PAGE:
Red Hat Bugzilla – Bug 171906
RFE Make iptables and friends read service descriptions in /etc/services.d
Last modified: 2014-03-16 22:56:37 EDT
Right now service ports are defined in a single file /etc/services
This causes problems as the setup rpm really wants to own this file (if it
doesn't control it there's no way to gracefully add new services on upgrades)
Unfortunately that means any entry the sysadmin puts in there will be erased on
upgrade. Likewise if a service is trimmed to simplify the file the corresponding
description will disappear
So it would be really nice if an /etc/service.d existed where packages and
sysadmins could put definitions that wouldn't be overwritten every time the
setup package is updated
Appart from making wore work for sysadmins the current situation is a security
risk. services are read by iptables. If you add an iptables rule that uses a
service name that is later removed from /etc/services during a setup upgrade,
the iptables service will fail on startup, leaving the system wide open if the
sysadmin does not notice the failure at once.
Creating an /etc/services hierarchy is the solution proposed by Owen Taylor in
This would require changing glibc's implementation of getservbyname, which I
suspect is unlikely to happen. Bouncing there first.
This makes not much sense. The /etc/services file should only ever contain the
officially assigned numbers. I'm sure that we are not distributing a file with
all the recent additions but that's a different problem.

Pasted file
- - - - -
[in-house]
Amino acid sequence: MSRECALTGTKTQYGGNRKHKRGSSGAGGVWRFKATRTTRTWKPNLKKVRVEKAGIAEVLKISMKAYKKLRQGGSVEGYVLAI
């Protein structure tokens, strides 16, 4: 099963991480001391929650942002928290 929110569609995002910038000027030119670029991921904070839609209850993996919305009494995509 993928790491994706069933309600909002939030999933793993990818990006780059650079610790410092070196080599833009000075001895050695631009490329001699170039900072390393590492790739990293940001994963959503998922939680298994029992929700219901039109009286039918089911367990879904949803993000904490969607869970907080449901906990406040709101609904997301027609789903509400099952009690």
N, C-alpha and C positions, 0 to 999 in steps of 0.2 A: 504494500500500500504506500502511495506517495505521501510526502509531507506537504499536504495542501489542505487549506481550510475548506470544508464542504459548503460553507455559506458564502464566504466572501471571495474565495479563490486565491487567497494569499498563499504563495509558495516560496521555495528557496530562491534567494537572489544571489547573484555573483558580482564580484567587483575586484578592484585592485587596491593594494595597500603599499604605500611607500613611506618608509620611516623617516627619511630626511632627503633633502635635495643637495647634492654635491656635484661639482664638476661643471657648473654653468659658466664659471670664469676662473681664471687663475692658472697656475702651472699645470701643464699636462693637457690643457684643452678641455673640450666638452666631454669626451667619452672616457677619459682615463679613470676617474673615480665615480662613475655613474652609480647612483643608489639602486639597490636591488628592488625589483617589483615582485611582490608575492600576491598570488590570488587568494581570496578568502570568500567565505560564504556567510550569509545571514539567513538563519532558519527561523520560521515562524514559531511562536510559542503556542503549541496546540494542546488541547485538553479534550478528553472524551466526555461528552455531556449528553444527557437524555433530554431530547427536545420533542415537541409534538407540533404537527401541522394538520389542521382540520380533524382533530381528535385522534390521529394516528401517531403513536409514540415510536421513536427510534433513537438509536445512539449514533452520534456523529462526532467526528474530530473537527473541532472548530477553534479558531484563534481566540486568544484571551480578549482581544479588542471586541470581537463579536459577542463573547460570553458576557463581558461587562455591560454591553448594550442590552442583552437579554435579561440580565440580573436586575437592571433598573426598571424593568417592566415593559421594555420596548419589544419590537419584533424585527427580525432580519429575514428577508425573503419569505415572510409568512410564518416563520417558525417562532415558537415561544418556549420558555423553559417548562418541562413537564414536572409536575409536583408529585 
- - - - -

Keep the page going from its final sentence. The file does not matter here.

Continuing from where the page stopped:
Adding local definitions in the file is pure madness since every single machine
would have to be modified. Instead, for this the NIS/LDAP services should be used.
Typical usage is you install a daemon that talks on port XXX
You need to open the local firewall so clients can actually connect to this port.
So you just dump a descriptive name in /etc/services and add an iptables rule
that uses this
Clients OTOH don't need to do anything since the default rules will let them
connect to any outbound port
Why would you need NIS/LDAP to define a port on a single system ?
If you object to a whole /etc/services.d/ directory could we at least have and
/etc/services containing "official" Red Hat - blessed services names and a
/etc/services.local containing local names ?
I knew this bogus "what about one system" argument comes up.
You completely miss the purpose of this file. It has once been imagined to
synchronize the use of named service ports accross multiple systems. If this
isn't the case, i.e., it's only a local system, there is no point in using this
And if distributed systems are used it only ever makes sense to either have an
officially assigned number or use the same number from multiple places using
services like NIS and LDAP.
There will be no addition to glibc for /etc/service.d nor /etc/service.local.
Neither makes _any_ sense. Period.
- addition of local names is explicitely encouraged by the current file and all
its previous versions (they all end with # Local services)
- if this file is just for assigned names, where are you supposed to put private